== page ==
Jeri Lynn Ryan isn’t some piece of unemployed trailer trash who shows up suddenly, after telling lies, with a nose job and a brand new Mercedes-Benz convertible. The Ryan case is but one example.

    The most outrageous example I offered was that of Bill Thomas. Have you spent a lot of time bemoaning the fact that he remains in office after having a long term affair with someone trying to influence his official decisions? Do we hear ANY Republicans condemning Bill Thomas? I haven’t heard the first one yet.

    Samuelian was given the cold shoulder by some in his party only after REPEATED instances. The police report from his first episode made it clear that he was a regular at cruising for prostitutes. Republican leaders believed his lies about the first arrest. Why?

    Nothing you have said, Nick, has offered any evidence that the outrageous and immoral hounding of Bill Clinton had anything to do with sex or with honesty. I doubt seriously that you can.

    When Republican serial adulterers are driven from office, when the outrageous liar that occupies the White House is outcast by his own party — THEN I will have some respect for the Republican Party.

    Until the time that those things happen, and I’m not holding my breath, I will have to hold my nose when I hear the lame excuses offered for the unwarranted hatred of a man who brought eight years of peace and prosperity to this great country.

  • 4 Groundpounder // Jun 25, 2004 at 9:24 am

    The goal of the opposition party is to unseat the sitting President.

    The goal of the minority party is to become the majority party.

    You are correct, it was never about sex, Iran-Contra, read my lips, Iraq. You name the scandal and it was never about that, it was about obtaining power. By any means necessary.

    Shame on both sides and shame on us for perpetuating the process by not voting for the individuals who chose to rise above that cess-pool that is American politics.

    I will throw away my vote in a primary election by voting for the person that I believe will best serve the needs of this country, not the person who has the best chance of defeating the opponent. I will do the same for a general election.

    Will you?

    Semper Fi

    Jeff

  • 5 Bob // Jun 25, 2004 at 10:31 am

    Behold the power of Unspun™ !!!!

    Buffeted by allegations of sex club forays, Republican candidate Jack Ryan is dropping out of the Senate race in Illinois, state party sources told CNN

    Ryan, the sources said, will formally drop out later Friday.

    On Thursday, an aide said Ryan was “assessing his options” about whether to continue his election bid amid allegations that he visited sex clubs with his then-wife, actress Jeri Ryan.

    Ryan, abruptly canceled a planned Thursday trip to Capitol Hill, where Senate Majority Leader Bill Frist, R-Tennessee, expressed his disappointment in the allegations and pointedly declined to offer words of support for Ryan.

    Source: http://www.cnn.com/2004/ALLPOLITICS/06/25/il.ryan/index.html

    Looks like the Republicans are, in fact, cleaning up after themselves.

  • 6 Rick // Jun 25, 2004 at 1:17 pm

    Wouldn’t it be something if Unspun™ had anything to do with something other than getting people ticked off at one another, eh? 😉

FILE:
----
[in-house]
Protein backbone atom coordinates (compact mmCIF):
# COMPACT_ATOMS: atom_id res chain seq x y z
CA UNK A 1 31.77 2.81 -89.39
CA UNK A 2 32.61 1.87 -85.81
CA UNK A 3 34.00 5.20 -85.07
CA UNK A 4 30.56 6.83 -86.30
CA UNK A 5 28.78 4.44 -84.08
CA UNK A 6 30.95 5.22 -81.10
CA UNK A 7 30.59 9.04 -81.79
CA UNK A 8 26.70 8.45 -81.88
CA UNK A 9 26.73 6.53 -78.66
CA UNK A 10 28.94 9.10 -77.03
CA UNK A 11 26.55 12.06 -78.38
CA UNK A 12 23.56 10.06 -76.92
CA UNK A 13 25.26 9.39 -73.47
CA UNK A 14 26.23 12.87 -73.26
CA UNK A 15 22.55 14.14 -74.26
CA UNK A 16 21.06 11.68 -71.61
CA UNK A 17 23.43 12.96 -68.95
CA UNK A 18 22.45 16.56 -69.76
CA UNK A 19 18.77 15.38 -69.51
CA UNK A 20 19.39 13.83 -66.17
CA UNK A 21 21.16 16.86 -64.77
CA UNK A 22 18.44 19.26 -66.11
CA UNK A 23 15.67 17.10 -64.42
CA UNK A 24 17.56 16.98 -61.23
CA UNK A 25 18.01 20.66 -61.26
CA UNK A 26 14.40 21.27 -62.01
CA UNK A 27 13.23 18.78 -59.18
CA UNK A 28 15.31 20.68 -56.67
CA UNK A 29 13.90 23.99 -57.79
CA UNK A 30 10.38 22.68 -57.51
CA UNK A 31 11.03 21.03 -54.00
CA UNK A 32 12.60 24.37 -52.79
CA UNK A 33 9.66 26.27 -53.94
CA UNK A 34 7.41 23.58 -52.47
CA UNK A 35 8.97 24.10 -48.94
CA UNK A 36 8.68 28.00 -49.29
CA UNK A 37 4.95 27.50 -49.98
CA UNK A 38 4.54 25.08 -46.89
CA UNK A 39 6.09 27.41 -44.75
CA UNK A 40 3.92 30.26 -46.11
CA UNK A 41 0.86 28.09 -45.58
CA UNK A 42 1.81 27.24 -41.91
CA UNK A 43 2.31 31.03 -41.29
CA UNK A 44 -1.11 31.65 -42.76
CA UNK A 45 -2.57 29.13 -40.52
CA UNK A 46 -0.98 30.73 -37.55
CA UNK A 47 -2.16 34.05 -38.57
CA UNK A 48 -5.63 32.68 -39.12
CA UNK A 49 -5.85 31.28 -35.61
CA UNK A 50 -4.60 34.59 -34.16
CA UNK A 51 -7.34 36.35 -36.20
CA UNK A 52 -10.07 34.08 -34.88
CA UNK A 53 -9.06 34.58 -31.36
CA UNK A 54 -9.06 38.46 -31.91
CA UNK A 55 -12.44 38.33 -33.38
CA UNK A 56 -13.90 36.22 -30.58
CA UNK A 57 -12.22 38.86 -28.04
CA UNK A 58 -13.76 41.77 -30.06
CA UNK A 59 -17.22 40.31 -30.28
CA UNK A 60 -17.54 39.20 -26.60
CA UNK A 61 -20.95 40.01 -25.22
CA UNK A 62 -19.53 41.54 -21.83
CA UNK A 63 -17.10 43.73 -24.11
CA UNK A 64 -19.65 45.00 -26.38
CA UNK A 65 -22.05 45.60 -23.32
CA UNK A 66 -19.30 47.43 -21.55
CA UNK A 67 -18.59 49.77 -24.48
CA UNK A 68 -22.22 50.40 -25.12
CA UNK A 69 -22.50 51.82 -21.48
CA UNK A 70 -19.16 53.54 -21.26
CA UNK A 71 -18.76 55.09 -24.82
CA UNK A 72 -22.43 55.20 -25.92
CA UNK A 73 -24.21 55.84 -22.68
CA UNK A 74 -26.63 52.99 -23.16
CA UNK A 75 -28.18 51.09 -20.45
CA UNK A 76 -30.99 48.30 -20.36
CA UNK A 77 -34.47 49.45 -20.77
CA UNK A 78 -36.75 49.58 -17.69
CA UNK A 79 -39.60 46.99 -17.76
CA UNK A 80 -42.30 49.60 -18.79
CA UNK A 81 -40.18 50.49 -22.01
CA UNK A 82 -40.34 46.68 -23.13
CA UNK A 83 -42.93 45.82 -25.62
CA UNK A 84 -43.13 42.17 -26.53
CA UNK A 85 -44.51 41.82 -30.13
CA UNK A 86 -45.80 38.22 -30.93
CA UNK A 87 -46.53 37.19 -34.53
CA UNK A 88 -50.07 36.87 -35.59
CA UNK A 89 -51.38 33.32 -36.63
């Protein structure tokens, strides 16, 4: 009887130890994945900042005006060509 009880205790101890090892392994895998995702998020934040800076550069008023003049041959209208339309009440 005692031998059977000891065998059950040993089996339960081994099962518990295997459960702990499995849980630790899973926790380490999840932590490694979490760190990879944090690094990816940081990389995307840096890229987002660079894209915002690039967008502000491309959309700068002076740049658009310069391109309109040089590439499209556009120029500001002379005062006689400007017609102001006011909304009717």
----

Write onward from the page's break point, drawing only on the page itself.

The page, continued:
I just returned from my last Family Law Mediation class — Yay! Now I just have to slog through another two weeks of International Law at night.

    Since I was up writing at 4 a.m. today to finish an assignment, I’m going for a nap. After that, I plan to write a response to your earlier massive post (a cursory glance of which tells me I will be conceding a point or two, but not all ;)).

    One thing about Ryan that I wanted to note, though, is that your quoted article says the Frist wasn’t planning to offer words of support; it doesn’t say he encouraged him to step down. (I’m not even positive that he should have asked him to step down. I’m simply making an observation. Doesn’t this sort of go to the whole idea of learning to separate at least some aspects of one’s personal life from their political duties? I mean, do we really want to say that when people commit personal errors in their lives, this should always lead to losing their jobs? Boy! Wouldn’t the unemployment rate look great then!)

    At any rate, it’s a nice change from how the Schwarzeneggar’s situation was handled, but one wonders, if it had been a Democrat (say, perhaps Bill Clinton?), would the response have been stronger than refusing to offer words of support?

    At the same time, I have to agree with Bill Clinton (and with any Republican who wishes to say the same), when he said last night on Larry King “we have to get to the point where we’re holding our politicians accountable for being right or wrong, not based on some idea of good or bad.” (That’s a paraphrase; I didn’t record it.) This goes for both parties.

    I believe…well, I need that nap. I’ll come back to this. 😉

  • 7 Rick // Jun 25, 2004 at 1:21 pm

    I just realized I wanted to say something about Jeff’s comment.

    While that may be the actual current goal of each party, that’s a lousy way to run a country.

    Remember that both parties are charged as representatives of the people.

    The goal of both majority and minority parties should be to collectively govern and/or administer to the needs of the government of the people.

    Okay…now for that nap.

  • 8 Bob // Jun 25, 2004 at 1:43 pm

    A Democratic View

    To begin with, I must respectfully disagree with the president’s contention that his relationship with Monica Lewinsky and the way in which he misled us about it is nobody’s business but his family’s and that even presidents have private lives, as he said.

    Whether he or we think it fair or not, the reality is in 1998, that a president’s private life is public. Contemporary news media standards will have it no other way. And surely, this president was given fair notice of that by the amount of time the news media has dedicated to investigating his personal life during the 1992 campaign and in the years since.

    But there is more to this than modern media intrusiveness. The president is not just the elected leader of our country. He is as presidential scholar Clinton Rossiter (ph) observed, and I quote, “the one man distillation of the American people.” And as President Taft said at another time, “the personal embodiment and representative of their dignity and majesty.”